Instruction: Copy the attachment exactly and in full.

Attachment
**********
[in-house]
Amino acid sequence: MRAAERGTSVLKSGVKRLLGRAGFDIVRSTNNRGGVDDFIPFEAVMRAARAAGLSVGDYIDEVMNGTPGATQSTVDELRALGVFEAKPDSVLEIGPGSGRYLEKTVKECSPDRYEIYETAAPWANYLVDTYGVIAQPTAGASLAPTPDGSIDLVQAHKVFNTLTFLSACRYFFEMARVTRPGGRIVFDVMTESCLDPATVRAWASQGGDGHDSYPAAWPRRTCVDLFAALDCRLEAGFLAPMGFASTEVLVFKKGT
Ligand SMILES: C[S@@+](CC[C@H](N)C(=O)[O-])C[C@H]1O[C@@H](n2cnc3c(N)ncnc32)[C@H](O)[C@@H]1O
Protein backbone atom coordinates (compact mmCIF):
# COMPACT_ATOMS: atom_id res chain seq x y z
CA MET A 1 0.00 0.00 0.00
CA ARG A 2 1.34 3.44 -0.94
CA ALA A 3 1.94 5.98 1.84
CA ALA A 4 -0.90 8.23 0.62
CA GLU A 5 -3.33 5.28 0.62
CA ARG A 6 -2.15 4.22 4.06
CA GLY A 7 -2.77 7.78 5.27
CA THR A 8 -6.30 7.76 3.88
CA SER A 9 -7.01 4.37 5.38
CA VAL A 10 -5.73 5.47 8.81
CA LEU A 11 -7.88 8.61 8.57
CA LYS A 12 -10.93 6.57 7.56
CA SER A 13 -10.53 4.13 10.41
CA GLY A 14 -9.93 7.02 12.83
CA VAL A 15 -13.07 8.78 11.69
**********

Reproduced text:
[in-house]
Amino acid sequence: MRAAERGTSVLKSGVKRLLGRAGFDIVRSTNNRGGVDDFIPFEAVMRAARAAGLSVGDYIDEVMNGTPGATQSTVDELRALGVFEAKPDSVLEIGPGSGRYLEKTVKECSPDRYEIYETAAPWANYLVDTYGVIAQPTAGASLAPTPDGSIDLVQAHKVFNTLTFLSACRYFFEMARVTRPGGRIVFDVMTESCLDPATVRAWASQGGDGHDSYPAAWPRRTCVDLFAALDCRLEAGFLAPMGFASTEVLVFKKGT
Ligand SMILES: C[S@@+](CC[C@H](N)C(=O)[O-])C[C@H]1O[C@@H](n2cnc3c(N)ncnc32)[C@H](O)[C@@H]1O
Protein backbone atom coordinates (compact mmCIF):
# COMPACT_ATOMS: atom_id res chain seq x y z
CA MET A 1 0.00 0.00 0.00
CA ARG A 2 1.34 3.44 -0.94
CA ALA A 3 1.94 5.98 1.84
CA ALA A 4 -0.90 8.23 0.62
CA GLU A 5 -3.33 5.28 0.62
CA ARG A 6 -2.15 4.22 4.06
CA GLY A 7 -2.77 7.78 5.27
CA THR A 8 -6.30 7.76 3.88
CA SER A 9 -7.01 4.37 5.38
CA VAL A 10 -5.73 5.47 8.81
CA LEU A 11 -7.88 8.61 8.57
CA LYS A 12 -10.93 6.57 7.56
CA SER A 13 -10.53 4.13 10.41
CA GLY A 14 -9.93 7.02 12.83
CA VAL A 15 -13.07 8.78 11.69